Liver growth in armadillos inflicted with leprosy may provide insights on organ regeneration
Under their shells, armadillos hide a secret: when exposed to the bacterium that causes leprosy in humans, their livers expand considerably. This oddity, which was discovered in a recent study, might offer insights into how the body regulates liver regeneration and how to speed up the process in humans.
Hepatologist Alejandro Soto-Gutiérrez of the University of Pittsburgh School of Medicine, who was not involved in the study, calls the discovery quite cool. He points out that since mice and rats make up the majority of animal research on liver regeneration, it is “refreshing” that researchers are studying a different species that might offer fresh perspectives.
Research Summary: Comparing the Clinical and Histological Diagnosis of Leprosy and Leprosy Reactions in the INFIR Cohort of Indian Patients with Multibacillary Leprosy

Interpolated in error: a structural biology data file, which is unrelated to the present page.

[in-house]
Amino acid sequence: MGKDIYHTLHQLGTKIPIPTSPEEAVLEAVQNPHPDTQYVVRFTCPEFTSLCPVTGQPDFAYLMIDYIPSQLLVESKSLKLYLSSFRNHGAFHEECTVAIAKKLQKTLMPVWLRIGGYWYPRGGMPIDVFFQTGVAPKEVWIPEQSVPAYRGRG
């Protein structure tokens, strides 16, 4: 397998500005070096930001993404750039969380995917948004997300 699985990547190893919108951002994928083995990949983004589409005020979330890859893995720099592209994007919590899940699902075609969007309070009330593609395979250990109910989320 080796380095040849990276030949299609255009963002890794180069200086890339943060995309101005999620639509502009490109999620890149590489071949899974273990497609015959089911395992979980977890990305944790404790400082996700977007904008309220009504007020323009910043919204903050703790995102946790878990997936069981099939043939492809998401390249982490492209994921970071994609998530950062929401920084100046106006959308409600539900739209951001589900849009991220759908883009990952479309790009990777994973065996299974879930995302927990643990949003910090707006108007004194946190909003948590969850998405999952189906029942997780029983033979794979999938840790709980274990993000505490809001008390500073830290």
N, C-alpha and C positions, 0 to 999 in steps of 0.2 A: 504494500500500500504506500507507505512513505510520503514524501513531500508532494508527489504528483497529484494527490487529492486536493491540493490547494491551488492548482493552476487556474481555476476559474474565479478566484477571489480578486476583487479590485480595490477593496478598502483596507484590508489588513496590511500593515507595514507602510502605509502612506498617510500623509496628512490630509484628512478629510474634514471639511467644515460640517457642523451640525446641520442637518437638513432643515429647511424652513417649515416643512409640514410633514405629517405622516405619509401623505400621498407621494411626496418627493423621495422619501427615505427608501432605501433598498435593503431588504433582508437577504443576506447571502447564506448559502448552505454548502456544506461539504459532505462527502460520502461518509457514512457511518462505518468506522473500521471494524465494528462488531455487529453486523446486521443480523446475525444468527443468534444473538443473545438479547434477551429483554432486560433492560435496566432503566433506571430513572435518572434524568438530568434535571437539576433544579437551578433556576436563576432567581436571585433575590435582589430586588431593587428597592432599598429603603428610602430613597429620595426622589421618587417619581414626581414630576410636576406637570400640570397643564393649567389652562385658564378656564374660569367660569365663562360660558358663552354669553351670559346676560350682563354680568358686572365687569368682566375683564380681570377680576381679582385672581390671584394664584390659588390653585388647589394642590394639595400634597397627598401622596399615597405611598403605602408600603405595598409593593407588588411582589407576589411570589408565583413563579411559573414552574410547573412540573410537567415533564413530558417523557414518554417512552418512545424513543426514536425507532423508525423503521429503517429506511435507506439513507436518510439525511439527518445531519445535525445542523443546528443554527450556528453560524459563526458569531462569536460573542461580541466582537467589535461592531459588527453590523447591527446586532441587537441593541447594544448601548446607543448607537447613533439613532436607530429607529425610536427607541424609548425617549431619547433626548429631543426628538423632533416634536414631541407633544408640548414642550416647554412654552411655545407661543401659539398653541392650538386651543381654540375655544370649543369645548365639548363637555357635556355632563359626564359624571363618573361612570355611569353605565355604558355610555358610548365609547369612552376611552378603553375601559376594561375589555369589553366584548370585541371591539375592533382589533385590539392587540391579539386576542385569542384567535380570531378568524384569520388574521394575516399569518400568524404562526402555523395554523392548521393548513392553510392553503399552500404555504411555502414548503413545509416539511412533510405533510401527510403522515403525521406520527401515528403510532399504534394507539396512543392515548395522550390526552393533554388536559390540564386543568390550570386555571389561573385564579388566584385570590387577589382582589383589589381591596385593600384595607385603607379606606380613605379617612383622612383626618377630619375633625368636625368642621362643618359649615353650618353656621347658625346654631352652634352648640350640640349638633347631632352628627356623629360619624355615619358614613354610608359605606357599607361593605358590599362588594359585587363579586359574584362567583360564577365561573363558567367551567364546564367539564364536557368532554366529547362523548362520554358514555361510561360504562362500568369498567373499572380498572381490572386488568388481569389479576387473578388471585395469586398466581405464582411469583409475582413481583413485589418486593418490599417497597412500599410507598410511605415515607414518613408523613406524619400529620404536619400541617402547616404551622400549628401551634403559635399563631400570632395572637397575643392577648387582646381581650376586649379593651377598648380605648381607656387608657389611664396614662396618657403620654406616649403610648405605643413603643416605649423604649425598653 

ABSTRACT Background The ILEP Nerve Function Impairment in Reaction (INFIR) is a cohort study designed to identify predictors of reactions and nerve function impairment in leprosy. The aim was to study correlations between clinical and histological diagnosis of reactions. Methodology/Principal Findings Three hundred and three newly diagnosed patients with World Health Organization multibacillary (MB) leprosy … Continue reading
Research Summary: Peripheral nerve abnormality in HIV leprosy patients
ABSTRACT Background The geographical overlap of HIV (human immunodeficiency virus) and leprosy infection has become increasingly frequent and worrying, bringing many clinical issues. Peripheral neuropathy is very frequent in leprosy because of the predilection of its etiologic agent by Schwann cells of the peripheral nervous system, and it also affects individuals with HIV as one … Continue reading
Keywords: leprosy may provide insights on organ regeneration